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old gas in vehicle


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sssscottt28
New User

Dec 11, 2012, 9:13 PM

Post #1 of 4 (999 views)
old gas in vehicle Sign In

I have a 99 Chevy Silverado LS 2500 4x4 with a vortec 6000 engine and it has been sitting in my drive way for 3 Yrs now. The fuel smells bad. It has about a quarter of a tank of fuel. I have not tried to start it. It has 160,000 mi. It would be great if I could get some information on the best way to drain and flush the system without doing damage to any of the components. I know that replacing some of these may not be avoidable. If you have the time and can respond to this message it would be very helpful. Thank you for your time.
Scott


Tom Greenleaf
Ultimate Carjunky / Moderator
Tom Greenleaf profile image

Dec 12, 2012, 12:40 AM

Post #2 of 4 (952 views)
Re: old gas in vehicle Sign In

DON'T START IT YET! Isn't easy to know what the heck has happened to the fuel in 3 years. It's not good at best. So many formulations there's almost no way to know but trust me it's not pure gasoline - just try to find that word at a gas station!

Drain every bit you can now at least and look at some in a clear glass. It's probably at least dark with the stink you mentioned. If it's getting like any kind of salad dressing this should be all flushed out and NOT run thru the system yet. Report back but you can go ahead and tend to the battery - forget old one now and go only for new unless it was on a maintainer and new 3 years ago. Any funky features or alarms will lose or have lost memory. Don't expect it when all ready for it to plain run fine for a while no matter what.

A or B. If it doubt send this out for total cleaning out. If you want or think you can give it a go do put some solvent in it now. Careful - lots of bullcrap out there that can make things worse. SeaFoam products so far have been great - read which for which. Chevron's Techron is good. Not as many choices here but Stabil by brand does market fuel treatment for storage and some claims of reversing effects of ethanol that I'm not to sure of. Hey - items get stored seasonally all the time but not usually for three years and with fuel.

There's a procedure called "Motor Vac" that forces strong solvents thru injection items. I don't own one but those who do say they rock for cleaning injection/fuel delivery items. There's always a limit to magic anything.

Buy two fuel filters as they first new one can't be trusted for long. Lube and rustproof or put something on those flare nut fittings as those down on frame rail suk and can snap right off or twist up lines needing a kit in no time if not dealt with.

You could be ok to run it but what you do now will matter. Don't trust brakes, change oil, re-grease and any services. I should talk - check spare tire once every ten years too!

Outdoor storage usually comes with a price. You can get thru it and minimize the surprises. Good luck,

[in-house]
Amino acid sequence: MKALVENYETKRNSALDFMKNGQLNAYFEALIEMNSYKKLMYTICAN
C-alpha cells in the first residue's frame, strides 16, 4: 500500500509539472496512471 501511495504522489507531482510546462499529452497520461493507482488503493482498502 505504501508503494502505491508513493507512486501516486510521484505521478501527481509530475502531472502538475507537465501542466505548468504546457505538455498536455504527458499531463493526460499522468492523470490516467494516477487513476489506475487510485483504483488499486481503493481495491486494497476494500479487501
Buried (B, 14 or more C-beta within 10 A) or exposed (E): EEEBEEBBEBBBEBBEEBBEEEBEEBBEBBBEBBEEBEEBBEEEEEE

T

PS: Second fuel filter is for soon after you have it going and run for some time just toss it again. Cheap prevention.

(This post was edited by Tom Greenleaf on Dec 12, 2012, 12:42 AM)


nickwarner
Veteran / Moderator
nickwarner profile image

Dec 12, 2012, 4:40 AM

Post #3 of 4 (935 views)
Re: old gas in vehicle Sign In

I'd take off the fuel tank and toss all the gas in there. If the strainer sock looks contaminated on the fuel pump toss that for new one. Look inside with a light and see if the tank has any sludgy residue. If it does it will need a good steam cleaning. Like Tom said, fuel filter must go. Your lines and fuel rail have this old crap in it, so when you put it all back together leave the return line at the tank unhooked. Put your fresh gas in the tank and jump the fuel pump relay until fresh gas is coming out of that return line. Then proceed with the rest of the checklist for a vehicle left sitting three years. Be on the lookout for rodent damage. Physically take your entire air ducting apart to look for nests. Suck one down an intake and bad things happen. Get a good look at your brakes. Rotors will certainly be rusty and will feel/ sound crazy when you first drive it. Before you try to move it be sure the brakes have a good firm hold. Moving is optional, stopping isn't. Tires, rubber hoses and such may have some dry rot issues along with gaskets and seals which will begin showing themselves when you start putting mileage on it. I'd pull the blower motor down too to look for nests. Been in plenty of cars when I hit the fan switch and got peppered in the face with mouse nest coming from the vents. Seen one or two cars where the nest caused a fire in the heater box.


MarineGrunt
Enthusiast
MarineGrunt profile image

Dec 12, 2012, 8:08 AM

Post #4 of 4 (916 views)
Re: old gas in vehicle Sign In

Speaking of mouse nests I had one get into the wife's minivan last year and that's when the vehicle was an everyday driver. It chewed up the wire that runs to the fuse block that controls the hvac so can only imagine what they might've done if it wouldn't have been driven for awhile. I still have to trace down that wire and fix it correctly. I found the nest. It was inside the cabin air filter that's located behind the glove box. I could be wrong but I believe some GM trucks have the in cabin air filters so that may be a good place to check too.






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